Nathan M. Newmark
Nathan M. Newmark developed simple, yet powerful and widely used methods for analyzing complex structural components and assemblies under a variety of conditions of loading and for calculating the stresses and deformations in soil beneath foundations. He contributed significantly to a better understanding of the behavior of structural materials under various environments including fatigue and brittle fracture. He added materially to knowledge of the behavior and design of highway bridge decks and floor slabs in buildings and structures subjected to impact, periodic excitation, wave action, wind, blast, and earthquakes.
Newmark held a succession of positions in the Department of Civil and Environmental Engineering (then Civil Engineering) over a 47-year career, culminating with his exceptional leadership as Department Head from 1956 to 1973. He joined the department in 1934, and was promoted to professor in 1943. He served as chairman of the Digital Computer Laboratory from 1947 to 1957. He retired in 1976 and became professor emeritus.
Industrial organizations and governmental agencies sought Newmark's consultation on major seismic, structural, and geotechnical projects. He was earthquake design consultant on the 43-story Latino Americana Tower, which was undamaged during the 1957 and 1985 Mexico City earthquakes. Design criteria for the military protective construction program within the United States and abroad, the Bay Area Rapid Transit System, the trans-Alaska oil pipeline, large dams throughout the world, and other major structures and systems were based largely on his studies and on reports and publications prepared by Newmark and his associates. His publications included more than 200 books and papers.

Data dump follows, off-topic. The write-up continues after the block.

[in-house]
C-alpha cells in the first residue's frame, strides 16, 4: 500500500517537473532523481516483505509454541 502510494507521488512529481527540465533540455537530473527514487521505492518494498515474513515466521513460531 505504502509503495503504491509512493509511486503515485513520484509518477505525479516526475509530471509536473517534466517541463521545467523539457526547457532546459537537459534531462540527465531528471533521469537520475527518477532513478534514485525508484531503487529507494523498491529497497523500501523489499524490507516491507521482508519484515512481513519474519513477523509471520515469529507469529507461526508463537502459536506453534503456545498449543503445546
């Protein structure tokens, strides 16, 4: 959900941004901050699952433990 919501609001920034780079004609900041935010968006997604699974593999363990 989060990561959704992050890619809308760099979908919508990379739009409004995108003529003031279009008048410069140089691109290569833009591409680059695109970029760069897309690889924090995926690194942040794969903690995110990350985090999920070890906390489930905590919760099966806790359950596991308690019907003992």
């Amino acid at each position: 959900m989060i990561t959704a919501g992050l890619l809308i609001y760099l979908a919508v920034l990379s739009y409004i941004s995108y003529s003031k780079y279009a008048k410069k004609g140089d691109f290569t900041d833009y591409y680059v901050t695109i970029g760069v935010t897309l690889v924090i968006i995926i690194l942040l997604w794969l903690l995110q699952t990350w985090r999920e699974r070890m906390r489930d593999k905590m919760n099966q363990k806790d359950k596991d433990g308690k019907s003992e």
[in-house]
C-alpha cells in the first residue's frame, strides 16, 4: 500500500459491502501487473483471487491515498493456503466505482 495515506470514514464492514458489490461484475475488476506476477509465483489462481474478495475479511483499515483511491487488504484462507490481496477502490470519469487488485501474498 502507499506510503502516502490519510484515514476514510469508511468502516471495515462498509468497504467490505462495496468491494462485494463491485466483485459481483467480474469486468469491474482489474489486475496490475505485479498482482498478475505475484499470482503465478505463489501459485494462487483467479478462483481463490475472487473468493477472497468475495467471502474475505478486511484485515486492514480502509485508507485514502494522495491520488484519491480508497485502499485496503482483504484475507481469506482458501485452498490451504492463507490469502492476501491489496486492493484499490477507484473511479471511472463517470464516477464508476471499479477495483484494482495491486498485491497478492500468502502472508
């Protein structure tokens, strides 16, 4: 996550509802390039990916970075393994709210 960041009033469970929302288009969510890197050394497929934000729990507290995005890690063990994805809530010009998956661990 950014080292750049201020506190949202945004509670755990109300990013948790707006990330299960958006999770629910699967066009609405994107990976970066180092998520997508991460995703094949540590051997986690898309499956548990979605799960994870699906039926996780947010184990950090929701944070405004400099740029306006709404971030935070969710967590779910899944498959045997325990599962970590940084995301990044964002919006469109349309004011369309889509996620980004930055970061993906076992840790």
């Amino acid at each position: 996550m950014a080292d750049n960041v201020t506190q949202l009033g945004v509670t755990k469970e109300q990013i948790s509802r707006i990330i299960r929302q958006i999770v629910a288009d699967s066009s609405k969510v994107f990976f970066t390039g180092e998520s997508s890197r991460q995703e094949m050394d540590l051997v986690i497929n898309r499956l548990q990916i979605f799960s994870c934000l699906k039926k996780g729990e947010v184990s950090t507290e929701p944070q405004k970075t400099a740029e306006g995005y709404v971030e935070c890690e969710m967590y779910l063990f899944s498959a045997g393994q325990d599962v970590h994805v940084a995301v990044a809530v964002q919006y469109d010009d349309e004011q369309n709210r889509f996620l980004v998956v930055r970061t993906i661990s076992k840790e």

Newmark developed one of the nation's largest groups of advanced students in civil engineering. Alumni of his research group assumed broad leadership in education, industry, and government and in the technical work of the armed services.
Over the course of his career and until his death in January 1981, Newmark received the highest awards and honors. His wartime consulting was recognized with the President's Certificate of Merit. He was a founding member of the National Academy of Engineering in 1964, and was elected as a member of the National Academy of Sciences. He received the 1968 National Medal of Science, the prestigious Washington Award, the John Fritz Medal, and the 16th Gold Medal of the Institution of Structural Engineers of Great Britain.
The American Society of Civil Engineers (ASCE) honored Newmark with the James R. Crowes Medal, Moisseiff Award, Norman Medal, Ernest E. Howard Award, and Theodore von Karman Medal, and inaugurated the Newmark Medal in 1976. He received the Wason Medal of the American Concrete Institute and the Vincent Bendix Award from the American Society for Engineering Education. He received honorary membership in ASE, American Concrete Institute, American Society for Mechanical Engineers, International Association for Earthquake Engineering, and Seismological Society of America. He was awarded five honorary degrees from universities around the world.
- MS, Civil Engineering, 1932
- PHD, Civil Engineering, 1934
- Doctor of Science Honorary Degree, 1978